Religious Allegory in Kingdom Hearts
Square Enix has a habit of putting religion into its games (see link below). Why, then, should its partnership with Disney make Kingdom Hearts any different? It doesn't, although not to the extent of other game franchises like Final Fantasy (even though those characters still appear in Kingdom Hearts). Of course, the games rely on the basic good-versus-evil/light-versus-darkness theme that can be found at the heart of everything. However, the characters' involvement and attitude toward these concepts and how to deal with the problems they encounter are also worth noting as part of this eternal struggle.
Once again, we look to Birth By Sleep to provide a basis for this argument. In this game we are told via Kairi's grandmother a legend about people wanting the light all to themselves, their greed causing the darkness to spread and take over the world. We can easily substitute the word "religion" for "light" and "destruction" for "darkness" and we would get a clear picture of our world as we know it. People fight over religion all the time whether or not fighting is really warranted. This is not to belittle the people who have fought, suffered, and died for their beliefs, but people attach their own importance to things that others do not. Throughout history, people have fought land wars over sites considered by one or both parties to be holy or to convert other lands (those they had conquered or with whom they had a working relationship) to their way of thinking. How is this any different from the Keyblade War and what Master Xehanort has done thus far to get it to happen again? The legend ends with the world being saved by the light in the hearts of all of the children; unfortunately, we've seen people, including children, get manipulated and corrupted quite often in this series.
Each character has different motivations driving them whether or not their actions can be seen as ultimately good or evil. When two or more characters disagree, the outcome isn't always pretty. In times of crisis, who would you turn to for help, short of God? My spiritual and moral role models growing up were Pope John Paul II, Mother Teresa, and Princess Diana. In this game, we have Master Eraqus (who stays in the Land of Departure and does nothing to help anyone), Master Yen Sid (who stays in his Mysterious Tower and does nothing but spout somewhat biased exposition), and Ansem the Wise (who accidentally starts helping make matters worse and is too late to stop it). In Eraqus' case, when he has a disagreement with Terra over whether or not Ven should be killed, they physically fight over it. However, Terra had already sent Ven to safety on Destiny Island through one of his portals, so there is no real reason why they still had to come to blows over it (granted Eraqus would be just as dead when Xehanort stabs him, but at least then Terra wouldn't feel like the blood was on his hands so much). In Ansem's case, which we have yet to see in its entirety, he forbade the experiments to continue and was overthrown/banished as a result of what I would imagine must have been a very heated argument between him and the apprentices. Neither is a very healthy way of dealing with problems and disagreements (although you could argue that by that point Xehanort had already set the situations in motion and it was too late to hit the brakes). Our world's history is full of the same if not similar mistakes. The fate of Galileo is a perfect example. Don't like someone's scientific theories about how the universe works? Put them under house arrest and make them kill themselves. In the end it comes down to the clashing of ideologies, the influence of the people behind them, and the ability of other people to be convinced either way. Today we have laws to regulate the opposing viewpoints that wage war against each other, although the separation of church and state has its own opposing viewpoints to deal with.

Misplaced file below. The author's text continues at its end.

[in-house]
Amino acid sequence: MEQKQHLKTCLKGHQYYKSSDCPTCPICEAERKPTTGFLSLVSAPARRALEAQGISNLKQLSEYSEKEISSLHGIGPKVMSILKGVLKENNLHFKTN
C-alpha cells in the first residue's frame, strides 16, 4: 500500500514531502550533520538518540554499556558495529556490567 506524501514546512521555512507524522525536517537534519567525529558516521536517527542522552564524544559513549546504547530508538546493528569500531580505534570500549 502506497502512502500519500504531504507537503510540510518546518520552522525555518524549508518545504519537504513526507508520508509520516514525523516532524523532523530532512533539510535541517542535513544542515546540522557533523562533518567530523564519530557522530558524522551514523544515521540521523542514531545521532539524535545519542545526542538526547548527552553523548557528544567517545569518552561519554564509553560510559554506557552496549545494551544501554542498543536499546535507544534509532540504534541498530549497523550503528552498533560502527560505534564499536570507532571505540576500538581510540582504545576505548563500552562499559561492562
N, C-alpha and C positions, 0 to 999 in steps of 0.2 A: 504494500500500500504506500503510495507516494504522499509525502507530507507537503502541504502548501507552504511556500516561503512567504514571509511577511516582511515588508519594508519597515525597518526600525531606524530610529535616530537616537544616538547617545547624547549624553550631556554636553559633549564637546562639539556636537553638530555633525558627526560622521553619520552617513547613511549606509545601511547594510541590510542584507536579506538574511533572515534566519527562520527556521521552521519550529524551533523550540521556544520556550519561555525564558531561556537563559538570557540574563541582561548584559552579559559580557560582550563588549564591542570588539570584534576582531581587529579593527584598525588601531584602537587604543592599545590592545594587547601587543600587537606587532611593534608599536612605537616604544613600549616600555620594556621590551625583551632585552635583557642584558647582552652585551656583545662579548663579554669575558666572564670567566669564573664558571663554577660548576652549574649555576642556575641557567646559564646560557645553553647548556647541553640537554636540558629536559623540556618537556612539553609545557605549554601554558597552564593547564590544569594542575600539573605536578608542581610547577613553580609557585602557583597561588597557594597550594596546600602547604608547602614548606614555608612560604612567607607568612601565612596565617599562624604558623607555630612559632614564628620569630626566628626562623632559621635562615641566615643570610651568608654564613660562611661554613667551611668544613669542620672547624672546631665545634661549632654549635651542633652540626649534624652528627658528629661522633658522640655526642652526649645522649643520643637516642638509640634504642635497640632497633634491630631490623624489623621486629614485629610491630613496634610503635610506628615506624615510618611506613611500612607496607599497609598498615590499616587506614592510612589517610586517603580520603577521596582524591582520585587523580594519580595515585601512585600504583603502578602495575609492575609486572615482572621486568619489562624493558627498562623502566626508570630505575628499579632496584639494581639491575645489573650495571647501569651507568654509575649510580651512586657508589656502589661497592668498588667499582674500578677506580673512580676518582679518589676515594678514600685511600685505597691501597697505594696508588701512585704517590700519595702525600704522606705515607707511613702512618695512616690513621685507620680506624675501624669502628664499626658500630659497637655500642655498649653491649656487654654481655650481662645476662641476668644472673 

In conclusion, the course of human history, both in fiction and reality, is full of people making mistakes. These people believed in what they were trying to accomplish whether or not they were actually in the right (and the ones who knew they were in the wrong made it worse for all involved). If you find yourself disagreeing with someone over something of this magnitude, it's time to check any and all extremism at the door and have a calm, rational discussion; when emotions enter the fray, the field of battle becomes clouded. Our beliefs can sometimes make us too blind to see what is really going on around us and prevent us from realizing when we've gone too far until it's too late.
(If you were wondering what Yen Sid's problem was, it was telling Sora that his objective was to kill the Nobodies because they are evil, with Ansem telling Riku the same out of hurt; Riku calls Ansem out on this and refuses to kill any more of them for the sake of his vengeance while Sora just continues to do what he's told because he's the hero. It's a little bit racist but not the whole point because in their case it's complicated, and they aren't really dead as per the retcon explanation Yen Sid gives us in Dream Drop Distance. At least Sailor Moon healed her enemies; here it ended up so that killing a person's Nobody and their Heartless brought them back to life, never mind Kairi hugging Sora's Heartless to bring him back in the first game.)
MatPat/The Game Theorists
- Game Theory: Why Final Fantasy is Anti-Religion - YouTube
Final Fantasy games feature a lot of religious symbolism. But if you look closely, those references to religion actually form a very interesting pattern...